The treated pots and control pots were placed in a greenhouse with an approximately 15 hr photoperiod which was maintained at about 23-29° C. during the day and 22-28° C. during the night. Nutrients and water were added on a regular basis and supplemental lighting was provided with overhead metal halide 1000 Watt lamps as necessary. The water was added by top-irrigation. After 3 weeks the condition of the test plants that germinated and grew as compared with that of the untreated plants that germinated and grew was determined visually and scored on a scale of 0 to 100 percent where 0 corresponds to no injury and 100 corresponds to complete kill or no germination. Some of the compounds tested, application rates employed, plant species tested, and results are given in Table 4.

TABLE 4
PREEMERGENCE HERBICIDAL ACTIVITY
Cpd. Rate,
No. g/Ha XANST CHEAL IPOHE AMARE ABUTH EPHHL ALOMY ECHCG DIGSA SETFA SORBI AVEFA
1 17.5 70 98 85 100 98 100 100 100 100 100 100 100
2 8.8 98 80 95 75 90 95 75 100 100 100 100
3 35 70 95 60 95 50 70 80 70 95 90 90 70
4 35 0 80 50 100 70 40 95 0 90 90 80 60
6 35 70 99 80 100 80 70 75 80 100 100 100 80
7 4.4 80 85 95 95 85 100 99 100 100 100 100
8 8.8 80 70 75 80 70 85 85 25 50 60 70 80
9 70 25 10 40 30 10 100 0 10 15 50 30
10 8.8 95 80 100 70 75 90 90 70 90 100 90
11 4.4 50 95 30 90 80 50 100 10 40 100 98 70
12 8.8 90 100 80 100 90 95 100 100 100 100 100 100
13 4.4 80 100 90 90 80 100 100 100 100 100 100 100
14 35 60 98 60 80 80 30 100 98 100 100 100 100
15 8.8 60 98 70 85 90 90 100 80 100 100 100 100
16 35 40 80 0 60 40 0 100 0 30 0 0 0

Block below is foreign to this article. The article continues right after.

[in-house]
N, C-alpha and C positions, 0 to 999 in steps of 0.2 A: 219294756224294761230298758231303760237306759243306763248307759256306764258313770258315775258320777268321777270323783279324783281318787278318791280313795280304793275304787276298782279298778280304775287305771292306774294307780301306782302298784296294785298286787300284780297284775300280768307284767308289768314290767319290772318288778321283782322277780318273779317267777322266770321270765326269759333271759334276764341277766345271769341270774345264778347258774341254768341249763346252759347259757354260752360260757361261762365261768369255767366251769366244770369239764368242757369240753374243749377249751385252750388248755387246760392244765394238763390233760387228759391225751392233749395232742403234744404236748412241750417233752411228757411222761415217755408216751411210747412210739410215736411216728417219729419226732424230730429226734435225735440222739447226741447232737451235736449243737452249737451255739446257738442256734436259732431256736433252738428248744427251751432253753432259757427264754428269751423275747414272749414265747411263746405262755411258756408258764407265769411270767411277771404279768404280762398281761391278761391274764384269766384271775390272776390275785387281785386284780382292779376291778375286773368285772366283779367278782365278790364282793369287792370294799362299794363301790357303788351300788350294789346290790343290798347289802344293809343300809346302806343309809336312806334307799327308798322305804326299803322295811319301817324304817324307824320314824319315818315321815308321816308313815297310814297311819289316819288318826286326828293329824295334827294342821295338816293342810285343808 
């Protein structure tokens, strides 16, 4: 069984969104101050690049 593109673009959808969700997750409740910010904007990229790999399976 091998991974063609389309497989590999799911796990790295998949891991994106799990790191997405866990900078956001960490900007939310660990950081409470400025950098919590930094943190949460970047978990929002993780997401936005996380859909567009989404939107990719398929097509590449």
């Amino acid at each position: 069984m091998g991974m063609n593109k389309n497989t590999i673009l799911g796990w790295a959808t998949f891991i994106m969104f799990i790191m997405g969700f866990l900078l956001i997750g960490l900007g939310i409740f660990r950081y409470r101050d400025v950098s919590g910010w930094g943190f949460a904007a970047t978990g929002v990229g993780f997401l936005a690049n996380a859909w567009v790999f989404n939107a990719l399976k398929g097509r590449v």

17 35 70 100 0 70 30 60 100 30 30 60 60 30
18 4.4 90 100 80 95 90 90 100 100 98 100 100 80
19 8.8 50 90 90 75 95 90 95 95 100 100 95 100
20 17.5 60 70 70 80 80 50 90 95 85 50 90 90
21 8.8 50 70 40 60 80 60 70 30 40 70 70 70
22 35 80 98 98 100 100 80 70 100 98 100 100 70
23 4.4 70 90 80 100 90 90 98 80 100 98 100 90
24 8.8 70 100 98 90 98 80 90 40 98 100 100 70
25 17.5 50 90 60 95 80 80 95 85 85 85 90 80
XANST = cocklebur (Xanthium strumarium)
CHEAL = lambsquarters (Chenopodium album)
IPOHE = morningglory (Ipomoea hederacea)
AMARE = pigweed (Amaranthus retroflexus)
ABUTH = velvetleaf (Abutilion theophrasti)
EPHHL = wild poinsettia (Euphorbia heterophylla)
ALOMY = blackgrass (Alopecurus myosuroides)
ECHCG = barnyardgrass (Echinochloa crus-galli)
DIGSA = crabgrass (Digitaria sanguinalis)
SETFA = giant foxtail (Setaria faberi)
SORBI = Rox orange sorghum (Sorghum bicolor)
AVEFA = wild oats (Avena fatua)

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US6964939Jul 4, 2000Nov 15, 2005Bayer AktiengesellschaftSubstituted thiene-3-yl-sulfonyl amino(thio)carbonyl-triazolin(thi)ones
US7339058Mar 24, 2005Mar 4, 2008Dow Agrosciences LlcProcess for the preparation of N-([1,2,4]triazolopyrimidin-2-yl)aryl sulfonamides
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US20120088913 *Dec 14, 2011Apr 12, 2012Dow Agrosciences LlcPROCESS FOR THE PREPARATION OF 5-SUBSTITUTED-8-ALKOXY[1,2,4]TRIAZOLO[1,5-c]PYRIMIDIN-2-AMINES
Classifications
U.S. Classification504/241, 544/263
International ClassificationC07D487/04, A01N47/24, A01N43/90, C07D333/38, C07D471/04, C07D333/34, A01N47/36
Cooperative ClassificationC07D333/38, C07D471/04, A01N43/90, A01N47/36, A01N47/24, C07D333/34
European ClassificationA01N43/90, A01N47/24, C07D333/34, C07D333/38, A01N47/36, C07D471/04